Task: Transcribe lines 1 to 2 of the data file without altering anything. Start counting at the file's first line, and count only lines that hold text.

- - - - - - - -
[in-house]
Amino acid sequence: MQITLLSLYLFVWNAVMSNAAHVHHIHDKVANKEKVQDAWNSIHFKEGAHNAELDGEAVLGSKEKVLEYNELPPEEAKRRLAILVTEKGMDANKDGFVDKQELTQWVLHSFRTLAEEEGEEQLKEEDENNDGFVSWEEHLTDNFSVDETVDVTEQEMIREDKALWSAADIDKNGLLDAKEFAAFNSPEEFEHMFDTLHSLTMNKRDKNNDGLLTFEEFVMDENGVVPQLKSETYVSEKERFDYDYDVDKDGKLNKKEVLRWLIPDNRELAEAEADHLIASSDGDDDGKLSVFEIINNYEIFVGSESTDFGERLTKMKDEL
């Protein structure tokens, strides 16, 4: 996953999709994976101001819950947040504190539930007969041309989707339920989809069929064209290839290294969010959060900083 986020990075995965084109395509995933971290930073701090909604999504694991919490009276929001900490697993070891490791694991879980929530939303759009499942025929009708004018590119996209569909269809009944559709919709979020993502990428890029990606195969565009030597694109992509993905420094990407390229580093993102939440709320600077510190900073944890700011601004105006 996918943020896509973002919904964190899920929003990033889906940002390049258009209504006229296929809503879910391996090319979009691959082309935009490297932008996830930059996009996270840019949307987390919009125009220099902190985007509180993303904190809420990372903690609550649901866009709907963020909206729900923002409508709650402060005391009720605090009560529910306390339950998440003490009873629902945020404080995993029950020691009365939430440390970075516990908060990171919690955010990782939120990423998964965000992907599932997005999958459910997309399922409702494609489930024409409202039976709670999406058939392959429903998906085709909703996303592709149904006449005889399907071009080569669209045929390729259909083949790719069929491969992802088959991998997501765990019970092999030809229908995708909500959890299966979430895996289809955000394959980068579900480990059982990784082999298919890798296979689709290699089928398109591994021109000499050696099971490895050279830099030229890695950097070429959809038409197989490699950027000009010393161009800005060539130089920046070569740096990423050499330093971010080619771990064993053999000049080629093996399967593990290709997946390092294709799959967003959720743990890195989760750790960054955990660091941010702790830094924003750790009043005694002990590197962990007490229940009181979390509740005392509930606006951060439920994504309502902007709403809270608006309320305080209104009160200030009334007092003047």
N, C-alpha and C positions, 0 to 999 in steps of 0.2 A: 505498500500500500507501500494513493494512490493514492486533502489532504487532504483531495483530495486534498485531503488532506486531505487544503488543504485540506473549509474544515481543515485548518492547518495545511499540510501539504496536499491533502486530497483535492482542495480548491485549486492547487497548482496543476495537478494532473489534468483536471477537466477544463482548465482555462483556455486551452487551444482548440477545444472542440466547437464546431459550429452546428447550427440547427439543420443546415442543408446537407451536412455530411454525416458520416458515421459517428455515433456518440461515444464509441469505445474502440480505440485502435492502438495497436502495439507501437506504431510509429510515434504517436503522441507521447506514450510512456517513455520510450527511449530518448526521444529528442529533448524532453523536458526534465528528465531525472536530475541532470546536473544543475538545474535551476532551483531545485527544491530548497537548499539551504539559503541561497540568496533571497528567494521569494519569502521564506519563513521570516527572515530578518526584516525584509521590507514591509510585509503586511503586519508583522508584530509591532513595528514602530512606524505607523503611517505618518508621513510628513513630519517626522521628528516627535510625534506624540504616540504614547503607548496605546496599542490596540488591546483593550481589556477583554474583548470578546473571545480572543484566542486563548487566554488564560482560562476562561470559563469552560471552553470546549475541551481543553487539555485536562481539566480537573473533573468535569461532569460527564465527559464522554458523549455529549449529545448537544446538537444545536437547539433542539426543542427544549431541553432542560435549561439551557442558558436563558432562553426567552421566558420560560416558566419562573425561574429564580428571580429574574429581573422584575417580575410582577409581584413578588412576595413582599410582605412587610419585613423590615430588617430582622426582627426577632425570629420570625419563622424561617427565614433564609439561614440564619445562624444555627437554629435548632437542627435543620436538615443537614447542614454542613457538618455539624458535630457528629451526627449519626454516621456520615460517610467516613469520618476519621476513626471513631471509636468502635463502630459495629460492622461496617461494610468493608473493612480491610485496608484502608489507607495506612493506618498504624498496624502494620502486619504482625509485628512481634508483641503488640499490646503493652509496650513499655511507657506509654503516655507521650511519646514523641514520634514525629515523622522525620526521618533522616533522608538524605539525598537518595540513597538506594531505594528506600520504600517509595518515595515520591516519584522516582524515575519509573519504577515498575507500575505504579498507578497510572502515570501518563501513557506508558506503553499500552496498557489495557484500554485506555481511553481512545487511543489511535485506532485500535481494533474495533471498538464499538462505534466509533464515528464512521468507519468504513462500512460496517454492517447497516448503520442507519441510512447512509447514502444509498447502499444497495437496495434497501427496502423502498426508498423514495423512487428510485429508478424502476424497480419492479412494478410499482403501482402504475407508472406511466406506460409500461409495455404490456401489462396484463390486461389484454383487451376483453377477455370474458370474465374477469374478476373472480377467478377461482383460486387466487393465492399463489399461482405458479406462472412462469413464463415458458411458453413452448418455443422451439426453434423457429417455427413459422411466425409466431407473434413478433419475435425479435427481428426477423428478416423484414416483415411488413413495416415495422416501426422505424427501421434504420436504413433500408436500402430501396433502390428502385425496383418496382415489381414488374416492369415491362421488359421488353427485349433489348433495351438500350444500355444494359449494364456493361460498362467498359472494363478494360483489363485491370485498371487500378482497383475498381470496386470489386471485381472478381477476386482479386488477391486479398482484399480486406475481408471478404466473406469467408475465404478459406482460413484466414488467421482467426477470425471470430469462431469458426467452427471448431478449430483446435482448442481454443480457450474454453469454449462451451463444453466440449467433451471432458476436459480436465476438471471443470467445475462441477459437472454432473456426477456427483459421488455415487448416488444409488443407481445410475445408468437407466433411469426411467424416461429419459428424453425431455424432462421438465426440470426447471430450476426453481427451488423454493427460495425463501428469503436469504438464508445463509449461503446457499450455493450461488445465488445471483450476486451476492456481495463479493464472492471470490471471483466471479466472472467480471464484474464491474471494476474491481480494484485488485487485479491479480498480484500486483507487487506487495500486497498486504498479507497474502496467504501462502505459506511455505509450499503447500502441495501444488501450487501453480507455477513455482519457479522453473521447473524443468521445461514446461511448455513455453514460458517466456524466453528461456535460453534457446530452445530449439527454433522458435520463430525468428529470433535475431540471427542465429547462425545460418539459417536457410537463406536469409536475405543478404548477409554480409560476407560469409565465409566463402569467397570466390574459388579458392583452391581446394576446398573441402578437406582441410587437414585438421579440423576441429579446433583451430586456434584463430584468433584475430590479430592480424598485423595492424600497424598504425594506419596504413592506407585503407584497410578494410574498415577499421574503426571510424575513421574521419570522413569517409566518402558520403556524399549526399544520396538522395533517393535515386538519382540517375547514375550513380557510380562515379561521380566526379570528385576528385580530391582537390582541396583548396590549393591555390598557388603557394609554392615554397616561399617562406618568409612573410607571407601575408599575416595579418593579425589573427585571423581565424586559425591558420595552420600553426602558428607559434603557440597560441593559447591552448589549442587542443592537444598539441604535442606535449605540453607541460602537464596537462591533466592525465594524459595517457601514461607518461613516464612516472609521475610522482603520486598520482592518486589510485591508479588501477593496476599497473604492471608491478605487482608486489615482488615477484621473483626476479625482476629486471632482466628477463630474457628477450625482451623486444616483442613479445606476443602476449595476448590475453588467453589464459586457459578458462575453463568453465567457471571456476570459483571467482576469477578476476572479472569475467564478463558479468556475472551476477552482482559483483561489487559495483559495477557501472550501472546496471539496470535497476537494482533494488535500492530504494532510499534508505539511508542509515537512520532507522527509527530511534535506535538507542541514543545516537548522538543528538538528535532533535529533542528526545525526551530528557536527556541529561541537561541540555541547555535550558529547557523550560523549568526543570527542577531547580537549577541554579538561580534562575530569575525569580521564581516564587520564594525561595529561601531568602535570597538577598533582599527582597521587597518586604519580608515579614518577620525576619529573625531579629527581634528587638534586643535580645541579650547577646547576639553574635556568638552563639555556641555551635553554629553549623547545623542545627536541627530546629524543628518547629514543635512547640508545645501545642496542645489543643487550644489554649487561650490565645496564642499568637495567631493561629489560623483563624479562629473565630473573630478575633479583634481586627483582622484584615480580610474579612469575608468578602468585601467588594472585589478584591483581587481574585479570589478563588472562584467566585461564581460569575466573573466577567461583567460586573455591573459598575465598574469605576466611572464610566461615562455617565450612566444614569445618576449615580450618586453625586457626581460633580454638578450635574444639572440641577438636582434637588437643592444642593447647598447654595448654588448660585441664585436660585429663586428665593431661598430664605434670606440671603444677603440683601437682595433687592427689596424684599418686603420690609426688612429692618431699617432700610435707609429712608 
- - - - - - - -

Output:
[in-house]
Amino acid sequence: MQITLLSLYLFVWNAVMSNAAHVHHIHDKVANKEKVQDAWNSIHFKEGAHNAELDGEAVLGSKEKVLEYNELPPEEAKRRLAILVTEKGMDANKDGFVDKQELTQWVLHSFRTLAEEEGEEQLKEEDENNDGFVSWEEHLTDNFSVDETVDVTEQEMIREDKALWSAADIDKNGLLDAKEFAAFNSPEEFEHMFDTLHSLTMNKRDKNNDGLLTFEEFVMDENGVVPQLKSETYVSEKERFDYDYDVDKDGKLNKKEVLRWLIPDNRELAEAEADHLIASSDGDDDGKLSVFEIINNYEIFVGSESTDFGERLTKMKDEL